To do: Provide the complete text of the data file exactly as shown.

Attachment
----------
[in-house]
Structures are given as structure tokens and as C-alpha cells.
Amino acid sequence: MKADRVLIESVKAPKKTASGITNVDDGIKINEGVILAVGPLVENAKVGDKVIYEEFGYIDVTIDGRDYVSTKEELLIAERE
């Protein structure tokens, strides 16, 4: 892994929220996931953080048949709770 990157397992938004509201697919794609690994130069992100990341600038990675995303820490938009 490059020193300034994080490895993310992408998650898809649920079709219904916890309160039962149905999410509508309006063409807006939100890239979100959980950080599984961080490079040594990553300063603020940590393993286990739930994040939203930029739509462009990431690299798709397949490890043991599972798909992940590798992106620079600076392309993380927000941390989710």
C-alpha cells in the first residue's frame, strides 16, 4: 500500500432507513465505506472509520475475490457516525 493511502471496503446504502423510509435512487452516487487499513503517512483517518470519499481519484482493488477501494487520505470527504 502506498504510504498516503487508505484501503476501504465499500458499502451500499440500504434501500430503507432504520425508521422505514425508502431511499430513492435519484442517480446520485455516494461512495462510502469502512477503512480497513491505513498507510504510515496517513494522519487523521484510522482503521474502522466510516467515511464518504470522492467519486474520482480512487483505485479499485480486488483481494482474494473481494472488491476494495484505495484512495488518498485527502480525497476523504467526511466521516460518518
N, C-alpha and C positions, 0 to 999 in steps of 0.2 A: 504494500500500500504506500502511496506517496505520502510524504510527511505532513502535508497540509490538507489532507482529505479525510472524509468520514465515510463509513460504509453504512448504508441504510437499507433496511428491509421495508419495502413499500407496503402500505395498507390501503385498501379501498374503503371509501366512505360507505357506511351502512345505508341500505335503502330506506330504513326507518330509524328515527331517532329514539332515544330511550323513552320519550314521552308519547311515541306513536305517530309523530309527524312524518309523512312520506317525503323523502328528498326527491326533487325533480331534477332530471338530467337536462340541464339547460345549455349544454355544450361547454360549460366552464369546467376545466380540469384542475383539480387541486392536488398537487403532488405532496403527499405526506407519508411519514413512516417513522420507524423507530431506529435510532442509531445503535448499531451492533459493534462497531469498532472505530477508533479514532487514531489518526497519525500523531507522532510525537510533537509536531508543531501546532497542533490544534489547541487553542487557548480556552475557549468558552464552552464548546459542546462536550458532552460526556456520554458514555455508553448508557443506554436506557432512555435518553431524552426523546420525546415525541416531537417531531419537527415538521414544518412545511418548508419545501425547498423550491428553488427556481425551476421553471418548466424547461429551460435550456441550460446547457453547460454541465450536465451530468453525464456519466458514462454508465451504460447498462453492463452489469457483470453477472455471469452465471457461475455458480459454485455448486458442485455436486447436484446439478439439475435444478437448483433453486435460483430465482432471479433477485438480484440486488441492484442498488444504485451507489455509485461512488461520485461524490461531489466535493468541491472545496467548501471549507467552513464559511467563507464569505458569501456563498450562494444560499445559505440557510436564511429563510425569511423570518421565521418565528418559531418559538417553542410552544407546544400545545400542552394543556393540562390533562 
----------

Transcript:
[in-house]
Structures are given as structure tokens and as C-alpha cells.
Amino acid sequence: MKADRVLIESVKAPKKTASGITNVDDGIKINEGVILAVGPLVENAKVGDKVIYEEFGYIDVTIDGRDYVSTKEELLIAERE
């Protein structure tokens, strides 16, 4: 892994929220996931953080048949709770 990157397992938004509201697919794609690994130069992100990341600038990675995303820490938009 490059020193300034994080490895993310992408998650898809649920079709219904916890309160039962149905999410509508309006063409807006939100890239979100959980950080599984961080490079040594990553300063603020940590393993286990739930994040939203930029739509462009990431690299798709397949490890043991599972798909992940590798992106620079600076392309993380927000941390989710």
C-alpha cells in the first residue's frame, strides 16, 4: 500500500432507513465505506472509520475475490457516525 493511502471496503446504502423510509435512487452516487487499513503517512483517518470519499481519484482493488477501494487520505470527504 502506498504510504498516503487508505484501503476501504465499500458499502451500499440500504434501500430503507432504520425508521422505514425508502431511499430513492435519484442517480446520485455516494461512495462510502469502512477503512480497513491505513498507510504510515496517513494522519487523521484510522482503521474502522466510516467515511464518504470522492467519486474520482480512487483505485479499485480486488483481494482474494473481494472488491476494495484505495484512495488518498485527502480525497476523504467526511466521516460518518
N, C-alpha and C positions, 0 to 999 in steps of 0.2 A: 504494500500500500504506500502511496506517496505520502510524504510527511505532513502535508497540509490538507489532507482529505479525510472524509468520514465515510463509513460504509453504512448504508441504510437499507433496511428491509421495508419495502413499500407496503402500505395498507390501503385498501379501498374503503371509501366512505360507505357506511351502512345505508341500505335503502330506506330504513326507518330509524328515527331517532329514539332515544330511550323513552320519550314521552308519547311515541306513536305517530309523530309527524312524518309523512312520506317525503323523502328528498326527491326533487325533480331534477332530471338530467337536462340541464339547460345549455349544454355544450361547454360549460366552464369546467376545466380540469384542475383539480387541486392536488398537487403532488405532496403527499405526506407519508411519514413512516417513522420507524423507530431506529435510532442509531445503535448499531451492533459493534462497531469498532472505530477508533479514532487514531489518526497519525500523531507522532510525537510533537509536531508543531501546532497542533490544534489547541487553542487557548480556552475557549468558552464552552464548546459542546462536550458532552460526556456520554458514555455508553448508557443506554436506557432512555435518553431524552426523546420525546415525541416531537417531531419537527415538521414544518412545511418548508419545501425547498423550491428553488427556481425551476421553471418548466424547461429551460435550456441550460446547457453547460454541465450536465451530468453525464456519466458514462454508465451504460447498462453492463452489469457483470453477472455471469452465471457461475455458480459454485455448486458442485455436486447436484446439478439439475435444478437448483433453486435460483430465482432471479433477485438480484440486488441492484442498488444504485451507489455509485461512488461520485461524490461531489466535493468541491472545496467548501471549507467552513464559511467563507464569505458569501456563498450562494444560499445559505440557510436564511429563510425569511423570518421565521418565528418559531418559538417553542410552544407546544400545545400542552394543556393540562390533562 